Roles: Both the shareholder, as well as the directors, play a crucial role in the company. While the shareholders are regarded as the owners of the company, the directors are the managers of the company. The same person can undertake both the roles subject to the authorization of the articles of association of the company.
Responsibilities: The shareholder’s primary responsibility is to introduce capital in the company and participate in the meetings of the shareholder such as the Extraordinary General Meeting or Annual General Meeting, whereas the directors of a company are entrusted with the responsibility to comply with legal formalities applicable to the company.
Role in decision making: The Board of Directors are entrusted with the responsibility of making the decisions regarding the day-to-day management of the company. The shareholders make crucial decisions such as the investment, declaration of dividend, alteration of the Memorandum of Association or Articles of Association of the company, appointment of the directors based upon the recommendation of the board of directors.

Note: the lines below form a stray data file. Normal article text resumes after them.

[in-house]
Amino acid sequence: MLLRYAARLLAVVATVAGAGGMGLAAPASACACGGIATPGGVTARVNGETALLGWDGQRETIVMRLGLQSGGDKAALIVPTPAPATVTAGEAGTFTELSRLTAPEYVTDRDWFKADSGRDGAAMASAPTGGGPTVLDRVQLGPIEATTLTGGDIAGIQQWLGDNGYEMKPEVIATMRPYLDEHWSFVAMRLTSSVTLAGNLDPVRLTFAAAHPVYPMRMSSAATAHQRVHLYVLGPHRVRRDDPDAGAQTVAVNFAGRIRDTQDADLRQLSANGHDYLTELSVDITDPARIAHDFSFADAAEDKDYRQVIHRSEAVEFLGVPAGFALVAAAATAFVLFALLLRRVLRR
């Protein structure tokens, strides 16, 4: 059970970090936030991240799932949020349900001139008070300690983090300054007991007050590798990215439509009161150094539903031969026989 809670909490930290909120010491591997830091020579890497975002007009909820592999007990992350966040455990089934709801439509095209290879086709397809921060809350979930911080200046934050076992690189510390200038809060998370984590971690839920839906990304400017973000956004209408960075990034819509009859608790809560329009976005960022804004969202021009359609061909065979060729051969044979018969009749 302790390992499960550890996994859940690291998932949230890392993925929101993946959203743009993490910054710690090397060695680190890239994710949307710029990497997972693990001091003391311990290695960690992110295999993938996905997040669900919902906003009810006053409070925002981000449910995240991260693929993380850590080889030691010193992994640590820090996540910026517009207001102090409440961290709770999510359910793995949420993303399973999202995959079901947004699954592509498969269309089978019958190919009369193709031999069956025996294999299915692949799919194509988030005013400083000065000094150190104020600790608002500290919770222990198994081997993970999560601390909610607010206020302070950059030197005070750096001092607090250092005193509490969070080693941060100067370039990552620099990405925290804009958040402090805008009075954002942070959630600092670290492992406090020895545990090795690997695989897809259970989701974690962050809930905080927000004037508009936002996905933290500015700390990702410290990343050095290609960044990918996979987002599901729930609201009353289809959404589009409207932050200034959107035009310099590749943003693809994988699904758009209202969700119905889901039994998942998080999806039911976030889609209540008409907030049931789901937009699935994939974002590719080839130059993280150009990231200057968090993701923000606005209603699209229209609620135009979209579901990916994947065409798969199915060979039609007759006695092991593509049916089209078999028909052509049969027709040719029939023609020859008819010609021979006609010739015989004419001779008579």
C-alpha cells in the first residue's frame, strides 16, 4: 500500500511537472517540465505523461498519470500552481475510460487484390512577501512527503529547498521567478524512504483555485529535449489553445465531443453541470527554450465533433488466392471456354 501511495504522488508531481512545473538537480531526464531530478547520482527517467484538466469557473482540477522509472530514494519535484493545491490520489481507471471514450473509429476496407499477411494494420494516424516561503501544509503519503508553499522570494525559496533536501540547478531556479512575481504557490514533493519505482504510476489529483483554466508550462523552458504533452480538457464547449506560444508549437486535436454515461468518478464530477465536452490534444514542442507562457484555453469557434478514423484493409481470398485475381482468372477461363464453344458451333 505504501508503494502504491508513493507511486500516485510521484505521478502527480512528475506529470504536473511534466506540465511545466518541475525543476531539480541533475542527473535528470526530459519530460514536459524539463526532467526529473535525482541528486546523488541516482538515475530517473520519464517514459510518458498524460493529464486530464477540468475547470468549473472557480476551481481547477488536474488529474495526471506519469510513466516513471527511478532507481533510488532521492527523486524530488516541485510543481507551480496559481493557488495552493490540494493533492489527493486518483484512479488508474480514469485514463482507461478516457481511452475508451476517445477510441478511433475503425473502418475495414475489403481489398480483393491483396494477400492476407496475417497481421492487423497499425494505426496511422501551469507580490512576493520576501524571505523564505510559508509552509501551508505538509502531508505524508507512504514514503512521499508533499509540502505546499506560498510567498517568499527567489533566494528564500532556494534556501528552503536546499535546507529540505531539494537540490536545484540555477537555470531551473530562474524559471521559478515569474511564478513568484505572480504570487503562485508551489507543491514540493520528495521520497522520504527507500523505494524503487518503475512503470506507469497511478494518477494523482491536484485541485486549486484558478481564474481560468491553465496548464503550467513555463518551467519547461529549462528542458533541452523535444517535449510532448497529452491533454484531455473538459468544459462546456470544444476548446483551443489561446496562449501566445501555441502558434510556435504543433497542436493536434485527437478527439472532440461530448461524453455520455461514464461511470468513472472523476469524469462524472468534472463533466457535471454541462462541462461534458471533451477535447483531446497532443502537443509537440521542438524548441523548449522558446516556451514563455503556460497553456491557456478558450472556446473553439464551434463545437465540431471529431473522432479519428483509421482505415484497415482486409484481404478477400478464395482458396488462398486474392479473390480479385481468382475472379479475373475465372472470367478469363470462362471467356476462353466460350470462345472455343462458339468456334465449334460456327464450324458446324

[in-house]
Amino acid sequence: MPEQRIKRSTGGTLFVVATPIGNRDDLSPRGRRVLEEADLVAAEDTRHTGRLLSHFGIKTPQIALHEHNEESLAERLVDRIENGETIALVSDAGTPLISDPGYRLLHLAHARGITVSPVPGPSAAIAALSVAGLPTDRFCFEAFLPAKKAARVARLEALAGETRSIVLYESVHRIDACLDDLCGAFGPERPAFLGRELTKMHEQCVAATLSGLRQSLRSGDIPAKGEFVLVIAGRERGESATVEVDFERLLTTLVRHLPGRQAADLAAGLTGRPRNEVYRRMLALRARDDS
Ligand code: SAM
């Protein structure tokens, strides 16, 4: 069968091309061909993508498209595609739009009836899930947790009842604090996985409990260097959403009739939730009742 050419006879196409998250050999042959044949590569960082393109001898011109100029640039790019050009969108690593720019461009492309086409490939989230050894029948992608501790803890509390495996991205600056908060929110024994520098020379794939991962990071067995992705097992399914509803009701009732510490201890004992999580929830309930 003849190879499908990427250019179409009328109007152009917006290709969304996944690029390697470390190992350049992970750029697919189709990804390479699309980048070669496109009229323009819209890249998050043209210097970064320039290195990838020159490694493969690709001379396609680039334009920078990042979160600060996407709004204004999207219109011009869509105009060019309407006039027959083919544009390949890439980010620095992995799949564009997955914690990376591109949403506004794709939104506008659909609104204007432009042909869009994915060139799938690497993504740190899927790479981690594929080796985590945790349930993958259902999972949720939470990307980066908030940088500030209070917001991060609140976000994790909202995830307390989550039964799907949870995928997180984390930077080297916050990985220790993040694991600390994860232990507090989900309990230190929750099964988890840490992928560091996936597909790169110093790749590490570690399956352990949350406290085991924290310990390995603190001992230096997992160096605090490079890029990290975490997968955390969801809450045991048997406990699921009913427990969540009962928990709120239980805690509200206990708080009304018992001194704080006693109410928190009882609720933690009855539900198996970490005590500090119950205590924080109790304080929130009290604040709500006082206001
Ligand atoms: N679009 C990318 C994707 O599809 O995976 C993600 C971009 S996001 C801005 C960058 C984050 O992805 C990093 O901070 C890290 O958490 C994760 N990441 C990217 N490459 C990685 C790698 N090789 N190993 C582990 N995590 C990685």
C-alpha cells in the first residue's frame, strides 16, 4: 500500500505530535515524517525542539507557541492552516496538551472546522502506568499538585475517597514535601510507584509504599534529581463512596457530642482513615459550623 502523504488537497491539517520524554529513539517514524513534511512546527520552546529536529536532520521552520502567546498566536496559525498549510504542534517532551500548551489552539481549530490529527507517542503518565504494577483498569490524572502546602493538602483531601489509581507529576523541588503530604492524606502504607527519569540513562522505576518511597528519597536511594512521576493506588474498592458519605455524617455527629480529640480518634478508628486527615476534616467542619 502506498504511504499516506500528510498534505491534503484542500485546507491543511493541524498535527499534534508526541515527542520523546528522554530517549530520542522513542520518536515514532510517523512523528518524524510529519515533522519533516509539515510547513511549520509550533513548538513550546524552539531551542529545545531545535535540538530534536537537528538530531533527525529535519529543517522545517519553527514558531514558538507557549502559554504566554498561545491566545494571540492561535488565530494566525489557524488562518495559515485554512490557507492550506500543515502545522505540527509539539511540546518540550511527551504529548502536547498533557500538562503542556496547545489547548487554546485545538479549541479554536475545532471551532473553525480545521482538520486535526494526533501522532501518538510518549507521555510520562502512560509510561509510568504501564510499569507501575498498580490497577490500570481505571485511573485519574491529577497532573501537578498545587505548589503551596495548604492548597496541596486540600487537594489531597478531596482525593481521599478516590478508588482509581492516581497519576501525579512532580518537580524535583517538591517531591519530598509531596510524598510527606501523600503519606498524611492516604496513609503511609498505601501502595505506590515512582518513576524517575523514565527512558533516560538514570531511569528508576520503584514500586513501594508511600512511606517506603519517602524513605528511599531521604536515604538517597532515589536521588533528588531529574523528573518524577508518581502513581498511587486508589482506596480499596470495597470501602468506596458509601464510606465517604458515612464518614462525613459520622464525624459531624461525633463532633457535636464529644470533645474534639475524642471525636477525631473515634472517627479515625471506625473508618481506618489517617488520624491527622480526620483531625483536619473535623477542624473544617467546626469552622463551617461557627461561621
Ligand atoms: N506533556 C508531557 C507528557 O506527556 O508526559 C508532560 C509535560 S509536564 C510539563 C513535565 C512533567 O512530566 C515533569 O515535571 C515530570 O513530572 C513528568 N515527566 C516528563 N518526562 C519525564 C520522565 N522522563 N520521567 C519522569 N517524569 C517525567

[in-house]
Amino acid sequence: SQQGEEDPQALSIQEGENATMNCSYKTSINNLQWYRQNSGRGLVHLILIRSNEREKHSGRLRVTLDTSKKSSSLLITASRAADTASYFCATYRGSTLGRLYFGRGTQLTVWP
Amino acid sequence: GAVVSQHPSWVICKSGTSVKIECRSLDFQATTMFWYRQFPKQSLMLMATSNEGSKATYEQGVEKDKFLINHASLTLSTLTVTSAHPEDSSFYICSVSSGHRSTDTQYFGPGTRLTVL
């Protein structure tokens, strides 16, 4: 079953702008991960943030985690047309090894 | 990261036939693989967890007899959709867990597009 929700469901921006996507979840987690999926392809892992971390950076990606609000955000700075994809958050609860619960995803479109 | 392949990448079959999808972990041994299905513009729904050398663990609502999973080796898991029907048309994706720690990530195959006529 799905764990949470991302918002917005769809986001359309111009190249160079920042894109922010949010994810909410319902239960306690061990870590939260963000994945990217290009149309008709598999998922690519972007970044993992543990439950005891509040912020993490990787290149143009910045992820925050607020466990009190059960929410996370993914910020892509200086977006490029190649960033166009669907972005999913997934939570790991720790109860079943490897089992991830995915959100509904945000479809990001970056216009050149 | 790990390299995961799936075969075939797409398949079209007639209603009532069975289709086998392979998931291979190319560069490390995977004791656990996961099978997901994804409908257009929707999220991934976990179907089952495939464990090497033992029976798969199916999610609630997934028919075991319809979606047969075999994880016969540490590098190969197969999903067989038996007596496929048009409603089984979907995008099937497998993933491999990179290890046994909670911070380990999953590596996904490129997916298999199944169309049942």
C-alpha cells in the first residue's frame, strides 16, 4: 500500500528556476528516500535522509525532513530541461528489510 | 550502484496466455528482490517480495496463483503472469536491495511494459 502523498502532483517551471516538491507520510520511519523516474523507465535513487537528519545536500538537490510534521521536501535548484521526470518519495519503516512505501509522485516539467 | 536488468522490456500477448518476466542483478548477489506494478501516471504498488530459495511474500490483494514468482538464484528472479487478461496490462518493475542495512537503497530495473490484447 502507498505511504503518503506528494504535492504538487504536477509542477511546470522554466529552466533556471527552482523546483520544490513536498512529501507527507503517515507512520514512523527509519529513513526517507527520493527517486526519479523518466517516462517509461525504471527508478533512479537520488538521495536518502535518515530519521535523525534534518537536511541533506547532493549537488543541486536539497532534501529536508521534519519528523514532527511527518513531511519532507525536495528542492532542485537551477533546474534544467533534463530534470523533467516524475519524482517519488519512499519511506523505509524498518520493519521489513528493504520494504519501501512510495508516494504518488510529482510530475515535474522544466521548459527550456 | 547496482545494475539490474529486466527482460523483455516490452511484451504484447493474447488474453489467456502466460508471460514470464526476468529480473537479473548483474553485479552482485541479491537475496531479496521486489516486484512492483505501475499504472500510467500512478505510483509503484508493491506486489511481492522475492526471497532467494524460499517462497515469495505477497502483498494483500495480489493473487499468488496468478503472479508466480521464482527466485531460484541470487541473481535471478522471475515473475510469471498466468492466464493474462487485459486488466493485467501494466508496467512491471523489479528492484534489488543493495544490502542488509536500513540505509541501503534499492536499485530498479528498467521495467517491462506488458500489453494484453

Burden of Liability: The shareholders have limited liability in the company which is restricted to the amount of their unpaid share of the subscribed share capital of the company as compared to the directors, who are personally liable for the lapses of compliance with all the applicable laws to the company. Generally, the liability of the director includes a huge amount of penalty, barring certain cases where they may be imprisoned after prosecution by the government.